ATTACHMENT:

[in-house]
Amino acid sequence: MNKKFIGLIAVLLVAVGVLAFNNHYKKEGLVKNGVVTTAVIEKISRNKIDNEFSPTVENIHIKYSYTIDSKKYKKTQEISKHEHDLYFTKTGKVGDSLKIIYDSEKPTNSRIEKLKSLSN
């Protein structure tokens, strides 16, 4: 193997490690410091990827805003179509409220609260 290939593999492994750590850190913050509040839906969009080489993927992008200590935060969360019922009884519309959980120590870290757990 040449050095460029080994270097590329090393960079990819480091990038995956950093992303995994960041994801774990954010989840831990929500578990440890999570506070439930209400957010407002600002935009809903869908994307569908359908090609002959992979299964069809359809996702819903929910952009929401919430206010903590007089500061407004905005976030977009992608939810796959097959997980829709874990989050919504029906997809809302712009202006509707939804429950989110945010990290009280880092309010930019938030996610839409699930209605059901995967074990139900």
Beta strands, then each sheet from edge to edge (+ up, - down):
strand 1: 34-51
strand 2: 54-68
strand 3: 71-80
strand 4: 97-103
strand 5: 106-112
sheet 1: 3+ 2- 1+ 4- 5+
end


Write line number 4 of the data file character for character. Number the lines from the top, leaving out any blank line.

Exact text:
Beta strands, then each sheet from edge to edge (+ up, - down):